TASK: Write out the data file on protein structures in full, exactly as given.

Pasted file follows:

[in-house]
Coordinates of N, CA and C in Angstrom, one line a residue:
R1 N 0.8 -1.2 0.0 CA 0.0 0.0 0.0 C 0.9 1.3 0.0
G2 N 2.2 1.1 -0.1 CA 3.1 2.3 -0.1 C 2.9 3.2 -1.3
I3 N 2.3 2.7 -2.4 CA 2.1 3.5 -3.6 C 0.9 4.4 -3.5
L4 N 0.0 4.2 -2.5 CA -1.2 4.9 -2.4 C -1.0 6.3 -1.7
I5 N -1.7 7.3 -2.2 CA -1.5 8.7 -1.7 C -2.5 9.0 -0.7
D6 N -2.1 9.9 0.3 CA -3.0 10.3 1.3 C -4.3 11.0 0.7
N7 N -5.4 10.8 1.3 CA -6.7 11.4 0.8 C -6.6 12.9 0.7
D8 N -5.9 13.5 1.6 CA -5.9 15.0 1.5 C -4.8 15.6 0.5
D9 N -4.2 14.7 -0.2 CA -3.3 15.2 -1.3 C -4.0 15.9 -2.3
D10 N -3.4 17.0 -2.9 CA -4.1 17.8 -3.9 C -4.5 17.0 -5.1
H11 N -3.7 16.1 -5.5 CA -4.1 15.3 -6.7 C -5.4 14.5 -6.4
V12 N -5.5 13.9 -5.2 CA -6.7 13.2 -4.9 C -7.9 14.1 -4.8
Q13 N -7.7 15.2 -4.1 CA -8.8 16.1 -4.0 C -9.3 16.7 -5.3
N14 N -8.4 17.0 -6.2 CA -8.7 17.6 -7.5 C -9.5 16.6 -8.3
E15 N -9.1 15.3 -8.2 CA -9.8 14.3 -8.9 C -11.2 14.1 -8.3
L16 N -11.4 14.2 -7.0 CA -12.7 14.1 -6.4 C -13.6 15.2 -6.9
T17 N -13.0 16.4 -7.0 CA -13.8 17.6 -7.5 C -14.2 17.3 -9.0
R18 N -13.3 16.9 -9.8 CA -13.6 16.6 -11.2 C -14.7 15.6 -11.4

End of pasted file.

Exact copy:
[in-house]
Coordinates of N, CA and C in Angstrom, one line a residue:
R1 N 0.8 -1.2 0.0 CA 0.0 0.0 0.0 C 0.9 1.3 0.0
G2 N 2.2 1.1 -0.1 CA 3.1 2.3 -0.1 C 2.9 3.2 -1.3
I3 N 2.3 2.7 -2.4 CA 2.1 3.5 -3.6 C 0.9 4.4 -3.5
L4 N 0.0 4.2 -2.5 CA -1.2 4.9 -2.4 C -1.0 6.3 -1.7
I5 N -1.7 7.3 -2.2 CA -1.5 8.7 -1.7 C -2.5 9.0 -0.7
D6 N -2.1 9.9 0.3 CA -3.0 10.3 1.3 C -4.3 11.0 0.7
N7 N -5.4 10.8 1.3 CA -6.7 11.4 0.8 C -6.6 12.9 0.7
D8 N -5.9 13.5 1.6 CA -5.9 15.0 1.5 C -4.8 15.6 0.5
D9 N -4.2 14.7 -0.2 CA -3.3 15.2 -1.3 C -4.0 15.9 -2.3
D10 N -3.4 17.0 -2.9 CA -4.1 17.8 -3.9 C -4.5 17.0 -5.1
H11 N -3.7 16.1 -5.5 CA -4.1 15.3 -6.7 C -5.4 14.5 -6.4
V12 N -5.5 13.9 -5.2 CA -6.7 13.2 -4.9 C -7.9 14.1 -4.8
Q13 N -7.7 15.2 -4.1 CA -8.8 16.1 -4.0 C -9.3 16.7 -5.3
N14 N -8.4 17.0 -6.2 CA -8.7 17.6 -7.5 C -9.5 16.6 -8.3
E15 N -9.1 15.3 -8.2 CA -9.8 14.3 -8.9 C -11.2 14.1 -8.3
L16 N -11.4 14.2 -7.0 CA -12.7 14.1 -6.4 C -13.6 15.2 -6.9
T17 N -13.0 16.4 -7.0 CA -13.8 17.6 -7.5 C -14.2 17.3 -9.0
R18 N -13.3 16.9 -9.8 CA -13.6 16.6 -11.2 C -14.7 15.6 -11.4